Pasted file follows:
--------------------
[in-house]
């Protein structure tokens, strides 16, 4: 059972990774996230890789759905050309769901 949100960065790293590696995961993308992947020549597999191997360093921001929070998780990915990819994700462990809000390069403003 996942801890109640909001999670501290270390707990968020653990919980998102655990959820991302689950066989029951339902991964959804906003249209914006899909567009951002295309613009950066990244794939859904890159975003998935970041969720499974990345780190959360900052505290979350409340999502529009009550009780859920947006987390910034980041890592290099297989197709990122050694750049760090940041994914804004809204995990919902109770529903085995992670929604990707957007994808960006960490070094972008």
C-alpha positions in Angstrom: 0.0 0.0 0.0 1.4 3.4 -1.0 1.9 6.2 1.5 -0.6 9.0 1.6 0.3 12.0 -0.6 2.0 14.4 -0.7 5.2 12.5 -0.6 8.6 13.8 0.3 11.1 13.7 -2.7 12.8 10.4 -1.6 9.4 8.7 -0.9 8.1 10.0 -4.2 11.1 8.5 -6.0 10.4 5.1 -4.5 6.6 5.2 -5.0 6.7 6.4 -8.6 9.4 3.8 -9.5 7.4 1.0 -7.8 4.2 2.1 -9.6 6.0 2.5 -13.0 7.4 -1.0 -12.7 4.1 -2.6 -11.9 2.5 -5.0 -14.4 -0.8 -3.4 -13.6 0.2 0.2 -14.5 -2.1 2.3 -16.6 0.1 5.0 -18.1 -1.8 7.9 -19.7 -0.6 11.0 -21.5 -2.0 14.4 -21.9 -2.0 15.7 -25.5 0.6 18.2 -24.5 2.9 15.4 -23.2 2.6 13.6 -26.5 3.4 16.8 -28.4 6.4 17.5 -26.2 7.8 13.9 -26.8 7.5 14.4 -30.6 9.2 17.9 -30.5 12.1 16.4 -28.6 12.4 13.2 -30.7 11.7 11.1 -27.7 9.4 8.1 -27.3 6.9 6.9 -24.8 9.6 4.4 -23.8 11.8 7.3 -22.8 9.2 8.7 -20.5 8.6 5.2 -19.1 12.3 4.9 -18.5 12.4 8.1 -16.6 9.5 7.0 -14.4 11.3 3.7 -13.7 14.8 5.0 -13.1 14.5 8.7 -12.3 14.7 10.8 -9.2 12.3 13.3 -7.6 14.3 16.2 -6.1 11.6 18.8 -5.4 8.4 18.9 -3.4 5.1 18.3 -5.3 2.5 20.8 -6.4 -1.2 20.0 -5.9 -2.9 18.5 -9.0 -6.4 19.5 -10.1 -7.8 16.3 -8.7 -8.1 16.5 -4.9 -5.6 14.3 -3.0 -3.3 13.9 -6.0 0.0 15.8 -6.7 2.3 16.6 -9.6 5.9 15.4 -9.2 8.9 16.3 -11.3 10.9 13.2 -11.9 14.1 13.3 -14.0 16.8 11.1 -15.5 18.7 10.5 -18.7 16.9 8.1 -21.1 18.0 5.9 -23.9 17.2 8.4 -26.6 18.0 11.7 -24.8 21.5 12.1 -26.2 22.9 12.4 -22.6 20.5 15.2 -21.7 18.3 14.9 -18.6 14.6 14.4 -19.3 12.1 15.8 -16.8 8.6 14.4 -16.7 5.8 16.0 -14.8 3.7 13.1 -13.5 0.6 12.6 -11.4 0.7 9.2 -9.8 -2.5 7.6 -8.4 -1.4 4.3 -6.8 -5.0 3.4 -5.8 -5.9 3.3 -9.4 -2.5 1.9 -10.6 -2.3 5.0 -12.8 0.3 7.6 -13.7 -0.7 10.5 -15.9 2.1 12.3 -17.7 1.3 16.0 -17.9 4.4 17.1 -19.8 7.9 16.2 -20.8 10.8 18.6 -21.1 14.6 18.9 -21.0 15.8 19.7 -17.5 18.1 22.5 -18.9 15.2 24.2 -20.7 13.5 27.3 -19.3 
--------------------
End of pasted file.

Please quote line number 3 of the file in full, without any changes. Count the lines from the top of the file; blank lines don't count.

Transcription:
C-alpha positions in Angstrom: 0.0 0.0 0.0 1.4 3.4 -1.0 1.9 6.2 1.5 -0.6 9.0 1.6 0.3 12.0 -0.6 2.0 14.4 -0.7 5.2 12.5 -0.6 8.6 13.8 0.3 11.1 13.7 -2.7 12.8 10.4 -1.6 9.4 8.7 -0.9 8.1 10.0 -4.2 11.1 8.5 -6.0 10.4 5.1 -4.5 6.6 5.2 -5.0 6.7 6.4 -8.6 9.4 3.8 -9.5 7.4 1.0 -7.8 4.2 2.1 -9.6 6.0 2.5 -13.0 7.4 -1.0 -12.7 4.1 -2.6 -11.9 2.5 -5.0 -14.4 -0.8 -3.4 -13.6 0.2 0.2 -14.5 -2.1 2.3 -16.6 0.1 5.0 -18.1 -1.8 7.9 -19.7 -0.6 11.0 -21.5 -2.0 14.4 -21.9 -2.0 15.7 -25.5 0.6 18.2 -24.5 2.9 15.4 -23.2 2.6 13.6 -26.5 3.4 16.8 -28.4 6.4 17.5 -26.2 7.8 13.9 -26.8 7.5 14.4 -30.6 9.2 17.9 -30.5 12.1 16.4 -28.6 12.4 13.2 -30.7 11.7 11.1 -27.7 9.4 8.1 -27.3 6.9 6.9 -24.8 9.6 4.4 -23.8 11.8 7.3 -22.8 9.2 8.7 -20.5 8.6 5.2 -19.1 12.3 4.9 -18.5 12.4 8.1 -16.6 9.5 7.0 -14.4 11.3 3.7 -13.7 14.8 5.0 -13.1 14.5 8.7 -12.3 14.7 10.8 -9.2 12.3 13.3 -7.6 14.3 16.2 -6.1 11.6 18.8 -5.4 8.4 18.9 -3.4 5.1 18.3 -5.3 2.5 20.8 -6.4 -1.2 20.0 -5.9 -2.9 18.5 -9.0 -6.4 19.5 -10.1 -7.8 16.3 -8.7 -8.1 16.5 -4.9 -5.6 14.3 -3.0 -3.3 13.9 -6.0 0.0 15.8 -6.7 2.3 16.6 -9.6 5.9 15.4 -9.2 8.9 16.3 -11.3 10.9 13.2 -11.9 14.1 13.3 -14.0 16.8 11.1 -15.5 18.7 10.5 -18.7 16.9 8.1 -21.1 18.0 5.9 -23.9 17.2 8.4 -26.6 18.0 11.7 -24.8 21.5 12.1 -26.2 22.9 12.4 -22.6 20.5 15.2 -21.7 18.3 14.9 -18.6 14.6 14.4 -19.3 12.1 15.8 -16.8 8.6 14.4 -16.7 5.8 16.0 -14.8 3.7 13.1 -13.5 0.6 12.6 -11.4 0.7 9.2 -9.8 -2.5 7.6 -8.4 -1.4 4.3 -6.8 -5.0 3.4 -5.8 -5.9 3.3 -9.4 -2.5 1.9 -10.6 -2.3 5.0 -12.8 0.3 7.6 -13.7 -0.7 10.5 -15.9 2.1 12.3 -17.7 1.3 16.0 -17.9 4.4 17.1 -19.8 7.9 16.2 -20.8 10.8 18.6 -21.1 14.6 18.9 -21.0 15.8 19.7 -17.5 18.1 22.5 -18.9 15.2 24.2 -20.7 13.5 27.3 -19.3 